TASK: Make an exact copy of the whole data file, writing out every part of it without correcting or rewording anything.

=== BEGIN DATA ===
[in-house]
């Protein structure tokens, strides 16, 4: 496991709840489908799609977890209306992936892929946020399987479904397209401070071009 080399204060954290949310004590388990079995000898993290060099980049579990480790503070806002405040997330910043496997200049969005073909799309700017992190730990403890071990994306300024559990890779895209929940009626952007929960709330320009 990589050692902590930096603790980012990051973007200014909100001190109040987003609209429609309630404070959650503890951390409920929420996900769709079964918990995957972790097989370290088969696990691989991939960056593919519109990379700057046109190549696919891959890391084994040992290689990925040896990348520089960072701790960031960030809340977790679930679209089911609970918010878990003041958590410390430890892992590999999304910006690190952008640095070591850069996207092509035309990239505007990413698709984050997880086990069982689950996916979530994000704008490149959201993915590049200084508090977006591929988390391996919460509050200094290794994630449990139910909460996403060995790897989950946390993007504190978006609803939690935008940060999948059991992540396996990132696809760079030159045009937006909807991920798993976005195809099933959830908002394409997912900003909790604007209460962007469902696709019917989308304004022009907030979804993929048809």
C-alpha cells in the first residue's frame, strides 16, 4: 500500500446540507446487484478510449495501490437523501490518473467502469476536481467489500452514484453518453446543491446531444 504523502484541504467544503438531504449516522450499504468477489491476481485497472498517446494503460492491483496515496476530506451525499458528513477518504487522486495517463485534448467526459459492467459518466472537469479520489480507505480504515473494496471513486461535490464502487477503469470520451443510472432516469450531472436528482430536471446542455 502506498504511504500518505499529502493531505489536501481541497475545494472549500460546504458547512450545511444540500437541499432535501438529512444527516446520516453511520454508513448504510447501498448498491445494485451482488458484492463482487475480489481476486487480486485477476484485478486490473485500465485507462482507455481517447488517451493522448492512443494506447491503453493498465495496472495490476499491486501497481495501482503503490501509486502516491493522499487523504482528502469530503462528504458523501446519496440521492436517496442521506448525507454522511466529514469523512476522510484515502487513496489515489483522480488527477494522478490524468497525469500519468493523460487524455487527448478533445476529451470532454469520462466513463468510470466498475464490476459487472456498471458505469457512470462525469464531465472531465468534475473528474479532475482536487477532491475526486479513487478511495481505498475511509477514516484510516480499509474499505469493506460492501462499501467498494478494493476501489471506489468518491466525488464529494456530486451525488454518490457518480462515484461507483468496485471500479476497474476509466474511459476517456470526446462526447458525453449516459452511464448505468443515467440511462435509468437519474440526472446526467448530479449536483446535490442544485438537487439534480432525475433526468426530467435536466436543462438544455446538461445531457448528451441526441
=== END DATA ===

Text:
[in-house]
């Protein structure tokens, strides 16, 4: 496991709840489908799609977890209306992936892929946020399987479904397209401070071009 080399204060954290949310004590388990079995000898993290060099980049579990480790503070806002405040997330910043496997200049969005073909799309700017992190730990403890071990994306300024559990890779895209929940009626952007929960709330320009 990589050692902590930096603790980012990051973007200014909100001190109040987003609209429609309630404070959650503890951390409920929420996900769709079964918990995957972790097989370290088969696990691989991939960056593919519109990379700057046109190549696919891959890391084994040992290689990925040896990348520089960072701790960031960030809340977790679930679209089911609970918010878990003041958590410390430890892992590999999304910006690190952008640095070591850069996207092509035309990239505007990413698709984050997880086990069982689950996916979530994000704008490149959201993915590049200084508090977006591929988390391996919460509050200094290794994630449990139910909460996403060995790897989950946390993007504190978006609803939690935008940060999948059991992540396996990132696809760079030159045009937006909807991920798993976005195809099933959830908002394409997912900003909790604007209460962007469902696709019917989308304004022009907030979804993929048809």
C-alpha cells in the first residue's frame, strides 16, 4: 500500500446540507446487484478510449495501490437523501490518473467502469476536481467489500452514484453518453446543491446531444 504523502484541504467544503438531504449516522450499504468477489491476481485497472498517446494503460492491483496515496476530506451525499458528513477518504487522486495517463485534448467526459459492467459518466472537469479520489480507505480504515473494496471513486461535490464502487477503469470520451443510472432516469450531472436528482430536471446542455 502506498504511504500518505499529502493531505489536501481541497475545494472549500460546504458547512450545511444540500437541499432535501438529512444527516446520516453511520454508513448504510447501498448498491445494485451482488458484492463482487475480489481476486487480486485477476484485478486490473485500465485507462482507455481517447488517451493522448492512443494506447491503453493498465495496472495490476499491486501497481495501482503503490501509486502516491493522499487523504482528502469530503462528504458523501446519496440521492436517496442521506448525507454522511466529514469523512476522510484515502487513496489515489483522480488527477494522478490524468497525469500519468493523460487524455487527448478533445476529451470532454469520462466513463468510470466498475464490476459487472456498471458505469457512470462525469464531465472531465468534475473528474479532475482536487477532491475526486479513487478511495481505498475511509477514516484510516480499509474499505469493506460492501462499501467498494478494493476501489471506489468518491466525488464529494456530486451525488454518490457518480462515484461507483468496485471500479476497474476509466474511459476517456470526446462526447458525453449516459452511464448505468443515467440511462435509468437519474440526472446526467448530479449536483446535490442544485438537487439534480432525475433526468426530467435536466436543462438544455446538461445531457448528451441526441